Last night I tried to outrun Father’s Day. It didn’t work.
I have always been a “Daddy’s girl.” My father was not just Daddy – he was my hero, my role model, my North Star. When he died very unexpectedly (anaphylactic shock) in January my brother’s response was “The King is dead.” It felt that way. Our childhood had plenty of drama and tumult with our mom’s health issues (of all types) – but Dad was always there, always steady, solid, reliable.
I still can’t believe he’s gone.
So when the calendar turned to June, the grief I’ve been slogging through got pretty thick and murky. I have been waiting for this month, especially this day, Father’s Day, to pass.
I don’t watch TV so I haven’t been assaulted with ads there, but the radio has been nonstop with “Buy, buy, buy!” messages about this day. So last night, with time on my hands and a heavy heart I decided to outrun it. Had I felt better physically I would have outrun Father’s Day on my motorcycle, but after 3 days of being sick enough to lose 3 lbs that didn’t feel like a safe or sensible option. So I hopped in my car, drove up to Country Club Road – my refuge – and then took off on side roads, just pointing Molly Moonroof (my car) north. North – you know, as in North Star. So that was the first Dad sighting as it were. Hmm.
Then I drove by the Scandinavian cemetary (Dad was half Norwegian). When the heck did they put THAT in there – hadn’t noticed that on my rounds before. Sign for a barnstorming event (Dad was a World War II pilot). Well, hello, Daddy.
Open farm fields, corn starting to grow, old tractors. How did I think driving through rural McHenry county was going to be an escape from the guy who grew up in rural Doon, Iowa on a farm? Even the scent of cow poop, pungent in the early evening, reminded me of our grandparents farm – and Dad.
Decided to make one stop on my outrunning Father’s Day trip. There’s a little General Store in Greenwood, Illinois that looks like a store from the early 1900s except it has modern food in it. In fact, it looks a lot like R&L Foods in Doon, Iowa, now that I think of it. I had discovered this store whilst out for a motorcycle run last year, and just recently stopped there while out riding with my good friend Candace. Last year I bought an Izze soda pop there, but on Thursday, with Candace I discovered they had my favorite candy bar – Bun maple candy bar.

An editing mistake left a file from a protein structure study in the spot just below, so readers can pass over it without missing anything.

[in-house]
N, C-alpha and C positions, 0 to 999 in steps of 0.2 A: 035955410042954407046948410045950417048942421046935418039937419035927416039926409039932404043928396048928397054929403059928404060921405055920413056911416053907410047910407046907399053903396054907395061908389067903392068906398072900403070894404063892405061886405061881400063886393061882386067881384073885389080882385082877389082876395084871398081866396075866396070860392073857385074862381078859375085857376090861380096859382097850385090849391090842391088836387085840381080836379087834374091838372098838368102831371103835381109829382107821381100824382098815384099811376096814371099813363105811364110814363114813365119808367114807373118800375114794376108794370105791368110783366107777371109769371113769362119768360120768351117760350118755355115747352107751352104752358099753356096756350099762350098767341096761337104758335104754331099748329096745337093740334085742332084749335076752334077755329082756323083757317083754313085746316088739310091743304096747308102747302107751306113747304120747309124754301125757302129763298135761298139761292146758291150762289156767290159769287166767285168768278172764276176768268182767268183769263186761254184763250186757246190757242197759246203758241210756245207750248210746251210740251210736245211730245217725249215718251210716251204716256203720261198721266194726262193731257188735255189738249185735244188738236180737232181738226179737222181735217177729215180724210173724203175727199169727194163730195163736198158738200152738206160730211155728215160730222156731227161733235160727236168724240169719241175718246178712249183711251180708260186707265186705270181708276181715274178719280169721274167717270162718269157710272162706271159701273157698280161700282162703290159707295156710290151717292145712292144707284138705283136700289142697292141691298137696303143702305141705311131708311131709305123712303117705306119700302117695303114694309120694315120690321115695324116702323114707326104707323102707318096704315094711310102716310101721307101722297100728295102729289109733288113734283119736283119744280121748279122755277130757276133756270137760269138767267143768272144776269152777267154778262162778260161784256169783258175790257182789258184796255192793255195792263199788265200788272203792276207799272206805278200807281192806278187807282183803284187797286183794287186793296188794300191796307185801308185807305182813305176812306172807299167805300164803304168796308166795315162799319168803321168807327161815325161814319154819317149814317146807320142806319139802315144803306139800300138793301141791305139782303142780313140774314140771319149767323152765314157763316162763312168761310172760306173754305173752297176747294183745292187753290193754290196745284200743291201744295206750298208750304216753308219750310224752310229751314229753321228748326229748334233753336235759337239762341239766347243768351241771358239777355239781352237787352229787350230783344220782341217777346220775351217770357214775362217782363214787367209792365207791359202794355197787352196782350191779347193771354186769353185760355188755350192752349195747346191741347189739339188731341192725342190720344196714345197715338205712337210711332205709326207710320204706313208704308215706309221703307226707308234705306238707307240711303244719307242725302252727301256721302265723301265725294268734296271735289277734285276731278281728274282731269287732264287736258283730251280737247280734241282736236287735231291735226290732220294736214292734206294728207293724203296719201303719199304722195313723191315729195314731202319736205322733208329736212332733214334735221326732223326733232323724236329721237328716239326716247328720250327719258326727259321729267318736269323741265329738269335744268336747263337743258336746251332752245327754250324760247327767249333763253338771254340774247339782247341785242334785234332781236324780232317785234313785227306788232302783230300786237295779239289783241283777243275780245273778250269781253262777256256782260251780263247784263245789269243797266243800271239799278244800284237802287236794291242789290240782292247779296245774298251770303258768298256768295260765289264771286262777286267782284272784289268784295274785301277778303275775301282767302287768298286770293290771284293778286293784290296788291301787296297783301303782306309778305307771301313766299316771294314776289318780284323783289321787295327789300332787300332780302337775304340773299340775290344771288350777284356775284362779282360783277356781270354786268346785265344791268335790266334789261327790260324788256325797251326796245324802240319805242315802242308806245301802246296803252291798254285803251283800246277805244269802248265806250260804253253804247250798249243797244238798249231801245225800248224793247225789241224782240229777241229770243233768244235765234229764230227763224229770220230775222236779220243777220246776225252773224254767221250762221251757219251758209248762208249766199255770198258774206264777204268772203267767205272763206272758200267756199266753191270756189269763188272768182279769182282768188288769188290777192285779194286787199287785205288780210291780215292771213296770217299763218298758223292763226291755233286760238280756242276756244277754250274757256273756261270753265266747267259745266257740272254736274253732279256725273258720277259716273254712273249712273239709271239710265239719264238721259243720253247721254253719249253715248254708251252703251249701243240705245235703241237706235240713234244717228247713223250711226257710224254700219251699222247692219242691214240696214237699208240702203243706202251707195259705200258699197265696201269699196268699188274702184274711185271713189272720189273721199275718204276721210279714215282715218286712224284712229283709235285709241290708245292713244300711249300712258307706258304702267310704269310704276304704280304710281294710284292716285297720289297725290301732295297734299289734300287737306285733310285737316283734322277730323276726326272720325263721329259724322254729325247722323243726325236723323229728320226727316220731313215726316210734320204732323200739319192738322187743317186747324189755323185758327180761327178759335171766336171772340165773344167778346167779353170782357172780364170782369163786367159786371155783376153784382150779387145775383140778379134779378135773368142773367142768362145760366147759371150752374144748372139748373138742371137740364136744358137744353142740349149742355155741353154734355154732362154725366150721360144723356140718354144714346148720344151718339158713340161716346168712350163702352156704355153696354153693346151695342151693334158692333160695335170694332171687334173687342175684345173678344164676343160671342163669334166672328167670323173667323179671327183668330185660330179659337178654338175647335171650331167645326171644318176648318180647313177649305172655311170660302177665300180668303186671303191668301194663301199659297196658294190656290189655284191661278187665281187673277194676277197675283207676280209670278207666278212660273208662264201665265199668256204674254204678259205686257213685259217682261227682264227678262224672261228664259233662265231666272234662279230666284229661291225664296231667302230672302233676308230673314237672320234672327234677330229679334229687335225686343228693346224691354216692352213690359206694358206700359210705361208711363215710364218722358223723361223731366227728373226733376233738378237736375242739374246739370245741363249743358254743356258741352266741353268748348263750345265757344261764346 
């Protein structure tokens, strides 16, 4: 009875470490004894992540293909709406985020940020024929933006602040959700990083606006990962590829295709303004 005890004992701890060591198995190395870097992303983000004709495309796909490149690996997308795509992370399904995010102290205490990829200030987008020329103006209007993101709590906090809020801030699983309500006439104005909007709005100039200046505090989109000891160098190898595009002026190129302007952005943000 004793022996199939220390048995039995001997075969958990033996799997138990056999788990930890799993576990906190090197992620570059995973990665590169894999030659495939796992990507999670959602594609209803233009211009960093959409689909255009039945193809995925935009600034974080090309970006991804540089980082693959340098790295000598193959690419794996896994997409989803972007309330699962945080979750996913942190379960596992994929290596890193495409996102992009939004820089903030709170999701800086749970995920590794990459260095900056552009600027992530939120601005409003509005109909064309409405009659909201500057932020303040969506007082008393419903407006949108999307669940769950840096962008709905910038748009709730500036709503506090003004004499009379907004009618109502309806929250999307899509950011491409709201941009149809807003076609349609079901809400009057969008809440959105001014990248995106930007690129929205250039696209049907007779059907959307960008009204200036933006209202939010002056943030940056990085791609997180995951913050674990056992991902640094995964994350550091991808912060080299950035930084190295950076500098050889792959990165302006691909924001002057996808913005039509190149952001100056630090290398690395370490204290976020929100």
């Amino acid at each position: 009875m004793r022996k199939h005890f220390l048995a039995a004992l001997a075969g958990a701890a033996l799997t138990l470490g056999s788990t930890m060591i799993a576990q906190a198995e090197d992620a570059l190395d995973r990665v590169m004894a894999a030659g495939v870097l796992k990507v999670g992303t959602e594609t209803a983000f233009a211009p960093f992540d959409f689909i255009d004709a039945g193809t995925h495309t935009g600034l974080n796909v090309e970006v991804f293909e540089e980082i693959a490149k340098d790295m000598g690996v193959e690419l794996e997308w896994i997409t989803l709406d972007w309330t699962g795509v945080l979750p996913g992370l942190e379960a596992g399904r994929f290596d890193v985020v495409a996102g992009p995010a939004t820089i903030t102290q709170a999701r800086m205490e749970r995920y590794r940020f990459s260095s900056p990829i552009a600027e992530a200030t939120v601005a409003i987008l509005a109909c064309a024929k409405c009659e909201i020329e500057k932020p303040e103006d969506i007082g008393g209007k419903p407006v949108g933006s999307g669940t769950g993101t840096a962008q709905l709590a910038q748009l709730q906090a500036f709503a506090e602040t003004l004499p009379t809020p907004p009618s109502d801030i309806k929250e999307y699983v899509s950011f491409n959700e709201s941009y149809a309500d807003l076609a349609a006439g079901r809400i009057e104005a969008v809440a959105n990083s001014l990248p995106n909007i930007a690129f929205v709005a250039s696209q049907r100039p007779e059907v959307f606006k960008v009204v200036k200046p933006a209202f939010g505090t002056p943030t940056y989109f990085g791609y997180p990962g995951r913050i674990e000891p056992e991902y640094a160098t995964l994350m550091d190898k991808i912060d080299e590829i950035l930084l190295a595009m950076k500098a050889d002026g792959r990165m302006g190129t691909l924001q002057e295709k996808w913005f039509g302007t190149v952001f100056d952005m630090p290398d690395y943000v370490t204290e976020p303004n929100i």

You see, when I was a kid in Ft. Wayne, Indiana Monsignor Manoski, the pastor of our church and thus connected to my school, St. Joseph’s, was friends with the guy who owned the Bun candy bar company. Every year when we came back from Easter weekend we would have Bun candy bar on our desk. But one year, when we were out at recess on the playground, a small plane flew over the schoolyard and dropped candy all over the playground! Bun candy bars falling from the sky!
That sense of a benevolent male, watching over me – that never felt like God to me (whom I picture more as a warm, loving chubby grandma) – but it sure felt – and feels – like my Daddy.
I guess it wasn’t my beloved Daddy – or even Father’s Day – that I was trying to outrun, but rather this deep well of grief accompanying his loss. And my best friend said it best when i called last night for consolation. She said “Many of us grieve not having fathers while our fathers are still alive. Father’s Day was problematical for me – how best to honor and celebrate this man who was my father and yet so NOT a father? But you. You really DID have the best father in the world, so his loss is huge. But you can celebrate how wonderful he was and how lucky you are.”
And that is what I will do.
So on this Father’s Day, for all of you who are missing YOUR dads too, I offer this lyric from Bob Dylan:
“I’ll look for you in old Honolulu
San Francisco, Ashtabula
Yer gonna have to leave me now, I know
But I’ll see you in the sky above
In the tall grass, in the ones I love
Yer gonna make me lonesome when you go.” ~ Bob Dylan